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Damage-Free Displays for Your Winter Lawn

by Charity Shumway, All About Lawns Columnist

If you're like many a festive soul, you start dreaming of snowflakes and candy canes once November comes around. It's all you can do to put off the Christmas lawn display until the day after Thanksgiving. In your anticipation of holiday lawn ornaments, though, you might not be thinking of one important thing: spring.

Turns out, the way you treat your lawn all winter makes a big difference in its health come springtime. Read on for tips on how to create a winter wonderland--snow, ice, Christmas lawn decorations, and all--without compromising your happy green spring.
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Tip #1 -- May your paths be shiny and clear

Shovel your walkways regularly to keep foot traffic where it belongs, not tromping on the grass with those big winter boots. But to make the most of winter walkways, don't just clear the snow--set up lights along the edges. That cozy, glowing lawn art summons the feeling of the holidays and doubles as a lawn saver. Who would trudge across the lawn, when they can walk up a holiday path?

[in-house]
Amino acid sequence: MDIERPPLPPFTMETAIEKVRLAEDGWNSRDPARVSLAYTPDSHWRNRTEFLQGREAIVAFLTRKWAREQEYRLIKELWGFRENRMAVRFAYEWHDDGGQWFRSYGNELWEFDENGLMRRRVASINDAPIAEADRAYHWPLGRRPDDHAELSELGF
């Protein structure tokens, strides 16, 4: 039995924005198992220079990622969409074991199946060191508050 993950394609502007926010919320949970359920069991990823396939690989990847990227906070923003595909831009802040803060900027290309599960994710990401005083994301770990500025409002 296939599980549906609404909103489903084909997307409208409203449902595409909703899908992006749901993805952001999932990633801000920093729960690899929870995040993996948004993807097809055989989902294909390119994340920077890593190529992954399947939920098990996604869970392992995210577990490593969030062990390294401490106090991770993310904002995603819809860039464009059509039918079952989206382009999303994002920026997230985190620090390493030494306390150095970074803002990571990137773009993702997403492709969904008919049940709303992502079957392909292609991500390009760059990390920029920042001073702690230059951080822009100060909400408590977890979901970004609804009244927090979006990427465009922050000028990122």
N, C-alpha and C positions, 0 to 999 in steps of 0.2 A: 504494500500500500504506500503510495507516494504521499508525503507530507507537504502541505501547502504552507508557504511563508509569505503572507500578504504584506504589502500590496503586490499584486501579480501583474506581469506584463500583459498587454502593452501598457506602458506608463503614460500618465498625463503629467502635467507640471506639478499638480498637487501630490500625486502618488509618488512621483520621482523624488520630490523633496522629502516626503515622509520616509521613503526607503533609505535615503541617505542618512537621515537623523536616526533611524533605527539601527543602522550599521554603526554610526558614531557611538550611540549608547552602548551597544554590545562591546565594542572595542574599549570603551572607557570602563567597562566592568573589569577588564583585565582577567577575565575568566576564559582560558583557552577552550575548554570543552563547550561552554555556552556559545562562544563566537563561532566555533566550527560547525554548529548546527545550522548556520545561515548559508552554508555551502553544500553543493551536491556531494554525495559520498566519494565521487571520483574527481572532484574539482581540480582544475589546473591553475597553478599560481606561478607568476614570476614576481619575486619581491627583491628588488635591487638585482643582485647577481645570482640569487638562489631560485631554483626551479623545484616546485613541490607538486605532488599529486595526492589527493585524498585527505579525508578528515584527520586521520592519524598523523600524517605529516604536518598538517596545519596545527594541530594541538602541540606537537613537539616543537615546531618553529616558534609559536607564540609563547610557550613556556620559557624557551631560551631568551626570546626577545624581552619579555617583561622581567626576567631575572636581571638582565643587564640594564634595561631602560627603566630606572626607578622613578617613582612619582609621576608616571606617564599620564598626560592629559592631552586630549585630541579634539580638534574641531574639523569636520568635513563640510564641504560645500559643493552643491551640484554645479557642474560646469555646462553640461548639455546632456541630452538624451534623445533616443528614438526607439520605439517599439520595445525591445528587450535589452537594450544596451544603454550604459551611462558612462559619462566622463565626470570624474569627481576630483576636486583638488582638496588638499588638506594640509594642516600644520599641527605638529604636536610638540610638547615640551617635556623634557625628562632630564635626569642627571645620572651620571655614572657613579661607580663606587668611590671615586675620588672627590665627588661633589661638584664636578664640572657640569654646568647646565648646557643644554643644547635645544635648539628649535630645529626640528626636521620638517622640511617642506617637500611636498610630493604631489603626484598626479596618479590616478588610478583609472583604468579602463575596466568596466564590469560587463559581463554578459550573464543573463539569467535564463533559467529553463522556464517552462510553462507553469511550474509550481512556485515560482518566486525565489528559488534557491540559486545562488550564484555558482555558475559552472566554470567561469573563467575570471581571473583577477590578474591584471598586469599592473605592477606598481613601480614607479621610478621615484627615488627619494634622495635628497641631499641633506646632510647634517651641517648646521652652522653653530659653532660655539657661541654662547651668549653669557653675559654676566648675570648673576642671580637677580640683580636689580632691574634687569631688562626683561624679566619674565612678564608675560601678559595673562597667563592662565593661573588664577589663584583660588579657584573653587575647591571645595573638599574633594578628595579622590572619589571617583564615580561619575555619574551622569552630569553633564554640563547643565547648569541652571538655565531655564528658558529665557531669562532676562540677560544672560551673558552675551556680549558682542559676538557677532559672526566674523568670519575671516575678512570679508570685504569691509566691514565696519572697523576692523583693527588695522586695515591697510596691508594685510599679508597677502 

Tip #2 -- A grain of salt

Sure, you don't want the guests at your holiday party slipping on the ice as they're admiring your outdoor lawn decorations. But you don't want to wreck your soil either, which is exactly what excessive salting will do. To avoid the problem, keep up with shoveling and salt only the walkways, not the area around them. In the spring, if you see signs of salt damage at the edges of your walkways, flush them with water to speed recovery.

Tip #3 -- Help Frosty melt

Snowmen make excellent Christmas lawn decorations, but when weather starts to warm, do your best to spread the snow evenly. Areas where the soil thaws but the lawn remains snow-covered are at risk of developing snow mold and similar lawn diseases.

With these tips, you can enjoy your holidays to the fullest knowing that you've got healthy green grass waiting for you next spring.

About the Author
Charity Shumway works for the Community Development Venture Capital Alliance, a not-for-profit in New York City. Her previous experience includes programming for a business news radio station in Boston and serving as the director for several educational programs for at-risk youth.  Charity holds a B.A. in English from Harvard University.

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